I try to explain this to Emma. I tried to explain it using the old Transactional Analysis (Child/Parent/Adult) model or Freud's Id/Superego/Ego model but she doesn't get it. Above all I don't think she gets this because she has quite a coherent way of looking at herself and her life. She can't relate to the feeling of having two such opposing forces in her head. She thinks my labelling them such has made them real when they weren't before but I argue that that's just another example of thinking that trying to work the problem out is causing the problem (like someone going over to a mechanic and telling him the reason the car won't go is because he's got the engine dismantled all over the shop.) Once again - the phenomenon (the pain, the conflict) exist whether I think about them or not. The names are just an attempt to describe the problem. For those of us not in my position it is incredibly hard to explain. It is not 'voices in the head' like you might experience in schizophrenia. It's just two completely different and irreconcilable ways of thinking (or three if you count the rational me, trying to reason with them). I guess we are all 'in two minds' from time to time but most people don't deal well with permanent contradictions in their thinking - most people like certainty and decisiveness and don't like doubt, but I have it all the time. It's just there. It's how I am. And they don't just agree to differ, my voices - they're constantly trying to get the other to give up - like a marriage based on the one hoping the other will change - it's not a happy scenario.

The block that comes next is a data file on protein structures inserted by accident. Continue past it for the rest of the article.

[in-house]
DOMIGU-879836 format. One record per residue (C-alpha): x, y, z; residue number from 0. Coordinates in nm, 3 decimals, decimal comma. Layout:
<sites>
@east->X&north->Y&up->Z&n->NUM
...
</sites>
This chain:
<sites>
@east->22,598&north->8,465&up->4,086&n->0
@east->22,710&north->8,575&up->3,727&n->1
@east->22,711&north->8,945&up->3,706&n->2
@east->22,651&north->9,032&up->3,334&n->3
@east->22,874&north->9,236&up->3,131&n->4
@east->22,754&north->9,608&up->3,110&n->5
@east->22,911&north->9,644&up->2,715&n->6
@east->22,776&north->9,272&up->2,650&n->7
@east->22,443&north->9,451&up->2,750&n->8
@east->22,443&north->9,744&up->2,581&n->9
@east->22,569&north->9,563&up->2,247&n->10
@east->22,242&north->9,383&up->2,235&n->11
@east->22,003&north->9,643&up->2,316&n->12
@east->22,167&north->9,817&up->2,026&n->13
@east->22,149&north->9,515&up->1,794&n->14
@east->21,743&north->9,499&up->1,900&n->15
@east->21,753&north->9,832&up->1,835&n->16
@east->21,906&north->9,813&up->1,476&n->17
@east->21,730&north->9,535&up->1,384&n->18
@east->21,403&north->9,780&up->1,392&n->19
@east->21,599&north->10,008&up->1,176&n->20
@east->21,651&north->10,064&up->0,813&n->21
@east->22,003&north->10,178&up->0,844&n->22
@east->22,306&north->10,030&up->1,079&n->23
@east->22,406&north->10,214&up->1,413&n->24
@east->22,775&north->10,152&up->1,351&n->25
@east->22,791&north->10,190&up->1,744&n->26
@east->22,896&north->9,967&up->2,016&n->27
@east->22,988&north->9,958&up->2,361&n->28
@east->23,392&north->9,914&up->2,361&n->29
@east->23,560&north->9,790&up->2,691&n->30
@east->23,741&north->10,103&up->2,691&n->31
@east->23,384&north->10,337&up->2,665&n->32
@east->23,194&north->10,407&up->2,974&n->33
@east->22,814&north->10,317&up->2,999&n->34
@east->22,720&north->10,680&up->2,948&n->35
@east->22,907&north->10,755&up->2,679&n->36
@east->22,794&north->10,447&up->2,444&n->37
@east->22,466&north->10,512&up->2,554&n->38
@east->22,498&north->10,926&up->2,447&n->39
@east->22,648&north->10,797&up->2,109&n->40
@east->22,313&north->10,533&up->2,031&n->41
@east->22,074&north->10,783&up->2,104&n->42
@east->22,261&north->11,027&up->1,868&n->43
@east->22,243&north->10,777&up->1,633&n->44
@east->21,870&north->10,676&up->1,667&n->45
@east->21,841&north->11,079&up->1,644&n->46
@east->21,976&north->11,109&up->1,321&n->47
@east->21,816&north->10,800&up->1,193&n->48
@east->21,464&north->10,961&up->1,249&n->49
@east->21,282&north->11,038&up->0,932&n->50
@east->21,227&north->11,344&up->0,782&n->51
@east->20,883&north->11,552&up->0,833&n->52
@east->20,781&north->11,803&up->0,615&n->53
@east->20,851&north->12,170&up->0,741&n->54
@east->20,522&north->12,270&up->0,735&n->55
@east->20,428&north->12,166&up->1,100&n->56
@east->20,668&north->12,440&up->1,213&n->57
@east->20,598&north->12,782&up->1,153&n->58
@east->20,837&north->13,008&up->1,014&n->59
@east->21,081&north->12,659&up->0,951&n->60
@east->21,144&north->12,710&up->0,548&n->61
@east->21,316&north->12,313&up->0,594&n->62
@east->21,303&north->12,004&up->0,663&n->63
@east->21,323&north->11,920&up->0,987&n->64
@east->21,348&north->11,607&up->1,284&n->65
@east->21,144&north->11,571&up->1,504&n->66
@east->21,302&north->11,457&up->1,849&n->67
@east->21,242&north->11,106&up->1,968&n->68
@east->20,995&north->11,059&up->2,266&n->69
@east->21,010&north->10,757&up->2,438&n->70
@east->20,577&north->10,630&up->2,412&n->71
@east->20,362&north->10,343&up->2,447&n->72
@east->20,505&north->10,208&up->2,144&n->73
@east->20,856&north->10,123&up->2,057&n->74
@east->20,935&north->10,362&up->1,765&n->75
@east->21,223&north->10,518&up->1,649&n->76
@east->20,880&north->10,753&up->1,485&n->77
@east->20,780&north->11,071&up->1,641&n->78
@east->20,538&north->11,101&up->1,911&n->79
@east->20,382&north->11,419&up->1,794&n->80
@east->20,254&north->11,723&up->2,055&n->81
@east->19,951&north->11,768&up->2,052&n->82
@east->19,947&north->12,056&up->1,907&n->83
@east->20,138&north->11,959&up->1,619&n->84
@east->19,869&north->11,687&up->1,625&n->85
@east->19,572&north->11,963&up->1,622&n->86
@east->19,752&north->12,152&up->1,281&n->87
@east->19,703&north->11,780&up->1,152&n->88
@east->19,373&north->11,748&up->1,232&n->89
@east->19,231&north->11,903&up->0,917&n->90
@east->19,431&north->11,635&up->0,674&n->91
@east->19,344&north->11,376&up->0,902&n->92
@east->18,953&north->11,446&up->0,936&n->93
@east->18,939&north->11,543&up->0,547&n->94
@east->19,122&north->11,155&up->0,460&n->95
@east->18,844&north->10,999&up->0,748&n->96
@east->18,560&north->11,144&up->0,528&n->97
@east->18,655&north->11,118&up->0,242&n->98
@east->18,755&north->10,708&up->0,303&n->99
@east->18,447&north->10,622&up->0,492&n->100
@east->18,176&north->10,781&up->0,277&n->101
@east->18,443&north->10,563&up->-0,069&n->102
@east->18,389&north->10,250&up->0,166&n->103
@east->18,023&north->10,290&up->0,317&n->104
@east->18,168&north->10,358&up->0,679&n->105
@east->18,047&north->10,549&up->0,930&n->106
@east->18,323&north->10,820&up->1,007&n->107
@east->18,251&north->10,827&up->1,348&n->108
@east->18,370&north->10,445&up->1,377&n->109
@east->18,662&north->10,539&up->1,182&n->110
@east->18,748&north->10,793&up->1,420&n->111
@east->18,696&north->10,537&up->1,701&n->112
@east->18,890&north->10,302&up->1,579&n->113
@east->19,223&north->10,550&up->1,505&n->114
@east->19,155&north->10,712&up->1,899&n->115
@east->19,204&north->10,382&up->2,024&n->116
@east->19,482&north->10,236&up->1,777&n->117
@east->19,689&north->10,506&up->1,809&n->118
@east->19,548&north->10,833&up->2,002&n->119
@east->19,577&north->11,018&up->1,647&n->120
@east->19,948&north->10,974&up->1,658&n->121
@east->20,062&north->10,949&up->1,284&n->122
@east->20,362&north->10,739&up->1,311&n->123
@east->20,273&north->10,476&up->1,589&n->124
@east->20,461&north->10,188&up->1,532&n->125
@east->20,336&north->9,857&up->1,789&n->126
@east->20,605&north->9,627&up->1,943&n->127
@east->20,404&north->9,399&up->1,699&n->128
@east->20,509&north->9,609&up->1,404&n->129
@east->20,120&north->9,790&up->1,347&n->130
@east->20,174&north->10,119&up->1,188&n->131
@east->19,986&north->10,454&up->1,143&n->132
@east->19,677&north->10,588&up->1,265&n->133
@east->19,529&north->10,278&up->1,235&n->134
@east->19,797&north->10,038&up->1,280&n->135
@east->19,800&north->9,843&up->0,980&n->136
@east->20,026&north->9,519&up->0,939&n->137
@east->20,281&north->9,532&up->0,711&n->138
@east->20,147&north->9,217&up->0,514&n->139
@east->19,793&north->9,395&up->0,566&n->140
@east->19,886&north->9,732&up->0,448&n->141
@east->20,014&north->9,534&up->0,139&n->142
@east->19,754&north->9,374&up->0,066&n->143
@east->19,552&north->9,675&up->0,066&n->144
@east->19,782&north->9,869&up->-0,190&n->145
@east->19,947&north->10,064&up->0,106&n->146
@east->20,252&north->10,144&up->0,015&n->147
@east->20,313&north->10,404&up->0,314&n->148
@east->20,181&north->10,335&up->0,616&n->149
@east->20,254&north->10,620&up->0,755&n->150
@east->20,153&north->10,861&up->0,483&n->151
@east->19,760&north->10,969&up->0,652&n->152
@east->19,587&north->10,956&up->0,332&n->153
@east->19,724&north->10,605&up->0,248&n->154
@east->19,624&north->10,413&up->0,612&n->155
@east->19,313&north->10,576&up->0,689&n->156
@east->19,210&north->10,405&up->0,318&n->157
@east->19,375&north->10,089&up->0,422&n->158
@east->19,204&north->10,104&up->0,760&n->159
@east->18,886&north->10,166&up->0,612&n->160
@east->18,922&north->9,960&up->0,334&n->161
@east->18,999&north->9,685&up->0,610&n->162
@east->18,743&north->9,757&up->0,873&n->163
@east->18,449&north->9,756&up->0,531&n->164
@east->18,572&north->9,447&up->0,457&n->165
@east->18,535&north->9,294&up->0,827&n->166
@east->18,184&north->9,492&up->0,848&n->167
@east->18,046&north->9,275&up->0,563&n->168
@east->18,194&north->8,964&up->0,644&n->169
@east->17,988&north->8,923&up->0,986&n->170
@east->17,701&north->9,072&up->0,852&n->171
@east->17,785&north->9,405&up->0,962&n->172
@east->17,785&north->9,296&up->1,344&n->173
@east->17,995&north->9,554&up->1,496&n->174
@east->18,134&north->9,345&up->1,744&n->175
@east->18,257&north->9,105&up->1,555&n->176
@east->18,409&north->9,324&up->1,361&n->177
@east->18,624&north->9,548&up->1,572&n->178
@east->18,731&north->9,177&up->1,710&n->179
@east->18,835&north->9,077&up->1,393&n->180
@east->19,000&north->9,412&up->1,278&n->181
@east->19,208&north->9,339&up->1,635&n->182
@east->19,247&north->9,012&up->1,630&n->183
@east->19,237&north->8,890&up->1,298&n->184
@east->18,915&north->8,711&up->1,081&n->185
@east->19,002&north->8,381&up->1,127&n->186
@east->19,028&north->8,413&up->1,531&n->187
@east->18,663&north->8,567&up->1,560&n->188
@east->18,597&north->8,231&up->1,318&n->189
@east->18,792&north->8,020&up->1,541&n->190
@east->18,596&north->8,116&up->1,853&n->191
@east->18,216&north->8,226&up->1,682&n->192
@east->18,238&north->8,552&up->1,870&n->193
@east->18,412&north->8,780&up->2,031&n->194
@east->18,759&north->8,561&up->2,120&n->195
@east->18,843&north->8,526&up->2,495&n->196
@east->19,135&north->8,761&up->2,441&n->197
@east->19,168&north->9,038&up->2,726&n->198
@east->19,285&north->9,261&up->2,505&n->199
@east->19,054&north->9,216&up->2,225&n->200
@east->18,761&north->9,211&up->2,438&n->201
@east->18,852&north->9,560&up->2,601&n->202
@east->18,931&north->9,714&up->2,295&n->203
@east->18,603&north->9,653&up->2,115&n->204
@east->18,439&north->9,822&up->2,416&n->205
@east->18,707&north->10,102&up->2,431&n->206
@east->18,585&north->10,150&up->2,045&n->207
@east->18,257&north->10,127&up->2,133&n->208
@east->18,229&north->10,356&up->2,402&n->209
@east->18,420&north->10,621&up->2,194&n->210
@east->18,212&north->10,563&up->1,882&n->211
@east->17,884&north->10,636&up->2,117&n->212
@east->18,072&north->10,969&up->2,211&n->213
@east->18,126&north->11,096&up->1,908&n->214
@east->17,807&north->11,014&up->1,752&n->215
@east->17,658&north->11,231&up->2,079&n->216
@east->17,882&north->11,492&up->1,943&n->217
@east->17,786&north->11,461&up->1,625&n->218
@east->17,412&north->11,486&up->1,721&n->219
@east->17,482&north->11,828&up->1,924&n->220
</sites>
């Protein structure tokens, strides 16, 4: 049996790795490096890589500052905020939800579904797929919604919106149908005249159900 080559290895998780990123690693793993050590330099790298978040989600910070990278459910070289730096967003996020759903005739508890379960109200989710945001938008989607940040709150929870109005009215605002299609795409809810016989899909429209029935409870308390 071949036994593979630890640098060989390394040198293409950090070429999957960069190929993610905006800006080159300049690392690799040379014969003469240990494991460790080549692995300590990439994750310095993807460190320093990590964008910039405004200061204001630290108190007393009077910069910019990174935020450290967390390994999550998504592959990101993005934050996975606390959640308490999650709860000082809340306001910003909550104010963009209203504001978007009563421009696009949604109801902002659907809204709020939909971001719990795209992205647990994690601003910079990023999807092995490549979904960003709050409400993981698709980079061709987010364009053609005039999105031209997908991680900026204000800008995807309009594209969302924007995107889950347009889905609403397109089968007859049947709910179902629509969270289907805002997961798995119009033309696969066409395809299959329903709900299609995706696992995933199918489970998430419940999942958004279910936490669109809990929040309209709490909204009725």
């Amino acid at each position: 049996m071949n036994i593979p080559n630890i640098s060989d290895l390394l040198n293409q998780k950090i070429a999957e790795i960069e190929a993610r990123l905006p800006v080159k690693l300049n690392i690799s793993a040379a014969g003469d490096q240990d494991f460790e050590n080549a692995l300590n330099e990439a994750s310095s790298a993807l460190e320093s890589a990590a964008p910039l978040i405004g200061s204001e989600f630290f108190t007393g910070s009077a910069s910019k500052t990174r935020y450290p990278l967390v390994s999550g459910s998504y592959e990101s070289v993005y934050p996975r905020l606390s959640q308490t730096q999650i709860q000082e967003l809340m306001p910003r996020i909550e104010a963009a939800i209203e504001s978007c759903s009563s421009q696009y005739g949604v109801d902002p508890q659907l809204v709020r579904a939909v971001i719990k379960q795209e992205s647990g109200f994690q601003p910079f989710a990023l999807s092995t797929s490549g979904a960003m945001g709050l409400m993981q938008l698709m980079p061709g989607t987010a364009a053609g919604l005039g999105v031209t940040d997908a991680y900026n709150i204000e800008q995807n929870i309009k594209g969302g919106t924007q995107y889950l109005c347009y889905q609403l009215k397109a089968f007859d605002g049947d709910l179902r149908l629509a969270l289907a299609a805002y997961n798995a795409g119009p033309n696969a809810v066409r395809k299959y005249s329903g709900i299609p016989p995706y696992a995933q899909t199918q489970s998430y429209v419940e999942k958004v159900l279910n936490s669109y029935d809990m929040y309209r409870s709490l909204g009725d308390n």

I assume most people don't have such a split, or maybe they ignore it, but really it doesn't matter what names you give it - you need to accept that that is what it's like in my head - two people battling it out - never listening, just sniping, insulting, crying, shouting. I suspect many people do have something of a split but the two halves get on ok. If not, for most people, I imagine, somehow there is some sort of victory for one half or the other. The child may have all sorts of hopes and dreams but it resigns itself to a more 'realistic' adulthood. Alternatively, the parent may come to accept that the child is who she is and wish the best for her.